Even though it cost him a bullet through the kishkas, it may be just as well Andy Warhol never produced Valerie Solanas’s bitterly hilarious, anti-hetero sex romp Up Your Ass. Now that the script Warhol lost more than 30 years ago has been recovered and staged in all its guttural, glittery glory, it’s easy to see that Warhol wouldn’t have had a clue about how to present it. Sure, he may have dismissed the play as so dirty it made him suspect Solanas was an undercover cop (and no doubt his flip assertion that he’d misplaced the manuscript fueled Solanas’s paranoia). But a more likely scenario suggests itself in the face of the actual text: Warhol must have flung it aside in uncomprehending horror. How could the cool, asexual, pallid pop artist, enthralled by consumer culture, find his way into this overheated, sex-drenched, knee-slapping diatribe that calls for doing away with men and money? Could there be two more contrary sensibilities?
Up Your Ass, though light-sketchy in structure, seethes with emotion and politics while splashing playfully in a swamp of bodily functions. Written in 1965—and hinting at The SCUM Manifesto that Solanas would pen and peddle on the streets a few years later—the play centers on a wisecracking, trick-turning, thoroughly misanthropic dyke called Bongi (played with scowling charm by Sara Moore). Bongi banters with drag queens (one yearns to be a lesbian: “Then I could be the cake and eat it too”). She entreats—and ill treats—clientele (letting a john buy her dinner, she tells him, “I’m gonna help you fulfill yourself as a man”). And she wrangles with professional and married women who kowtow to men and complain about how tricky it is to combine marriage and career (“Trickier to combine no marriage and no career,” Bongi boasts).
The cynical quips and Barbie-bashing barbs show off Solanas’s gifts as a clever, quirky wordsmith, but what astonishes more is the ahead-of-its-time critique of gender roles and sexual mores embedded in the jollity. Queer theory has nothing on the boundary-smashing glee of Solanas’s dystopia, where the two-sex system is packed off to the junkyard. Think early Charles Ludlam infused with feminism, glitter drag mixed into the Five Lesbian Brothers.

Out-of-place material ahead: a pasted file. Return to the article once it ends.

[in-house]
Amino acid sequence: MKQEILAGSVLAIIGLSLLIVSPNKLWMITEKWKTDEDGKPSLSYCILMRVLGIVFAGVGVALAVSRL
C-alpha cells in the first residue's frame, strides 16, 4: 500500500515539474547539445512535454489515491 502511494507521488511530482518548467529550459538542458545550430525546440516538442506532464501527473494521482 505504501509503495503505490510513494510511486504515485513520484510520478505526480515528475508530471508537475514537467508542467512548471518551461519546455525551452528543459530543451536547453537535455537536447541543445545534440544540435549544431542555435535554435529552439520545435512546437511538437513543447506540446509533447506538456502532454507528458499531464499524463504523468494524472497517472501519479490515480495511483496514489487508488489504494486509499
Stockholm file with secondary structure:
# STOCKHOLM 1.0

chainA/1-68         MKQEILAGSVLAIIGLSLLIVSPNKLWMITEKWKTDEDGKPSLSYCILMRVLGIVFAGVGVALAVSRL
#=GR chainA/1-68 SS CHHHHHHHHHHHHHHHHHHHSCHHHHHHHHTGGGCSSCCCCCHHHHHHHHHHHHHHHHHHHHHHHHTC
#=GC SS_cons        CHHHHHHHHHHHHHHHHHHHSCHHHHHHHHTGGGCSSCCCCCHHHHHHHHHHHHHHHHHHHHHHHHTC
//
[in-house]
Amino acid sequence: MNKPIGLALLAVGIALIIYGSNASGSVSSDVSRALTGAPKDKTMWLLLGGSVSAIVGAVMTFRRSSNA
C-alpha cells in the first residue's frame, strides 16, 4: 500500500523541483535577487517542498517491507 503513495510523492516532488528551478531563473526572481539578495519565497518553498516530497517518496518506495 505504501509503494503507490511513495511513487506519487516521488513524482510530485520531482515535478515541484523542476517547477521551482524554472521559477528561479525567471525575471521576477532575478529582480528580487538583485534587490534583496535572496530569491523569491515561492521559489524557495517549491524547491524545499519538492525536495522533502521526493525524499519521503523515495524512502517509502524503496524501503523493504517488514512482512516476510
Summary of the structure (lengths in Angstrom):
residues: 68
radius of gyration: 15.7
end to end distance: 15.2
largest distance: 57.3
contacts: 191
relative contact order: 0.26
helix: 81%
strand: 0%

Director George Coates extends the fun and the bite by casting women in all the roles. Thus drag queen characters sport froufrou wigs and furry sideburns. Hetero male characters swagger into an ironic space that cuts out pathos by showing masculinity to be just as artificial as femininity. Still, females are hardly off Solanas’s hook: A shrewish mother strangles her whining child; a dolled-up socialite gobbles a turd because “everyone knows that men have much more respect for women who are good at lapping up shit.” The casting works, too, because every one of the actors is first-rate. Leanne Borghesi is a hoot as the turd-tasting Ginger, twittering and barking her way through inane conversation and wobbling in her red pumps during her “dance of the seven towels.” As her guy Russell, Mantra Plonsey deadpans self-serious worldliness with husky harumphs and well-placed hitchings of the trousers. After he’s sodomized by Bongi and screwed by Ginger, he slinks off with one of the funniest exit lines in all of Western drama: “I have to go soak my squid.”
Coates’s other innovation, though he has made no cuts in the text, is to set much of it to pop tunes, karaoke-style—”Me and Bobby McGee,” “Pretty Woman,” “White Rabbit.” The cast sings well and the music pumps even more energy and layers of artifice into the brew. In any case, just when Giuliani is threatening to establish a decency commission, there’s nothing more salutary than a line of actors gyrating and crooning away about “mighty fine ass” or demanding harmoniously, “Why should I dress to give a man a hard-on? Let him get his own hard-on.”
Presaging The SCUM Manifesto, Bongi predicts a day when the phrase “female of the species will be a redundancy.” What happened instead, of course, is that the phrase so often used to describe Solanas after she shot Warhol—”deranged feminist”—became the redundancy.
At least that’s the conclusion one has to draw from Carson Kreitzer’s superficial bio-play Valerie Shoots Andy, which bounces between the Warhol Factory and scenes with Solanas before and after she shot Warhol, using a voice-over interviewer-narrator in lieu of a dramatic structure. The play quotes liberally from The SCUM Manifesto, but rather than being interested in what’s expressed through its rhetorical excess, Kreitzer uses it merely as an explanation for Solanas’s violent crime. Lines from that text bring abundant guffaws. So do the ditzy depictions of the drugged-out models who hung onto Warhol. But do we really need a 90-minute play to reveal the vacuity of that world? Worse, the play repeats certain scenes over and over, trying to make a dramatic equivalent of Pop Art in the most shallow of ways. Several times the Warhol figure—or his double—explains that he likes boredom. Memo to playwright: That doesn’t mean audiences do.